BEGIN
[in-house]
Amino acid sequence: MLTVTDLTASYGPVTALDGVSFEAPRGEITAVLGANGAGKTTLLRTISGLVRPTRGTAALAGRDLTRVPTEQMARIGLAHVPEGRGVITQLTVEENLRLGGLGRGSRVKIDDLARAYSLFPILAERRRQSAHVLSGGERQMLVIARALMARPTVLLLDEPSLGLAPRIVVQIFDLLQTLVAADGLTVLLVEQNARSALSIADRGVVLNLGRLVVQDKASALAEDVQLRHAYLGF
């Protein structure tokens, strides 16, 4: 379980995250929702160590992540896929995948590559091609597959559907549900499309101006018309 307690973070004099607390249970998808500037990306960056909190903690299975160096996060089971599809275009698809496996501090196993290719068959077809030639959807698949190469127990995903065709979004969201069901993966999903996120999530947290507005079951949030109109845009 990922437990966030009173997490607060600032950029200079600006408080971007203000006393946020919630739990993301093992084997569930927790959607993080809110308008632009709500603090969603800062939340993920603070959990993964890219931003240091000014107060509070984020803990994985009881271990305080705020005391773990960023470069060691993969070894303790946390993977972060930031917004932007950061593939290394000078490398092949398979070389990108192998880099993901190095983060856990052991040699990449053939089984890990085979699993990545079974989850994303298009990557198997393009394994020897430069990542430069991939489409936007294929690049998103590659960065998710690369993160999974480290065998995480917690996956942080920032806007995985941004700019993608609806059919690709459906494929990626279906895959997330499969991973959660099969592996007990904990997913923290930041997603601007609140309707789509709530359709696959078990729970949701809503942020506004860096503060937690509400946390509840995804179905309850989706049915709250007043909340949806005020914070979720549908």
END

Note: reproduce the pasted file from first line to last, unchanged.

[in-house]
Amino acid sequence: MLTVTDLTASYGPVTALDGVSFEAPRGEITAVLGANGAGKTTLLRTISGLVRPTRGTAALAGRDLTRVPTEQMARIGLAHVPEGRGVITQLTVEENLRLGGLGRGSRVKIDDLARAYSLFPILAERRRQSAHVLSGGERQMLVIARALMARPTVLLLDEPSLGLAPRIVVQIFDLLQTLVAADGLTVLLVEQNARSALSIADRGVVLNLGRLVVQDKASALAEDVQLRHAYLGF
């Protein structure tokens, strides 16, 4: 379980995250929702160590992540896929995948590559091609597959559907549900499309101006018309 307690973070004099607390249970998808500037990306960056909190903690299975160096996060089971599809275009698809496996501090196993290719068959077809030639959807698949190469127990995903065709979004969201069901993966999903996120999530947290507005079951949030109109845009 990922437990966030009173997490607060600032950029200079600006408080971007203000006393946020919630739990993301093992084997569930927790959607993080809110308008632009709500603090969603800062939340993920603070959990993964890219931003240091000014107060509070984020803990994985009881271990305080705020005391773990960023470069060691993969070894303790946390993977972060930031917004932007950061593939290394000078490398092949398979070389990108192998880099993901190095983060856990052991040699990449053939089984890990085979699993990545079974989850994303298009990557198997393009394994020897430069990542430069991939489409936007294929690049998103590659960065998710690369993160999974480290065998995480917690996956942080920032806007995985941004700019993608609806059919690709459906494929990626279906895959997330499969991973959660099969592996007990904990997913923290930041997603601007609140309707789509709530359709696959078990729970949701809503942020506004860096503060937690509400946390509840995804179905309850989706049915709250007043909340949806005020914070979720549908």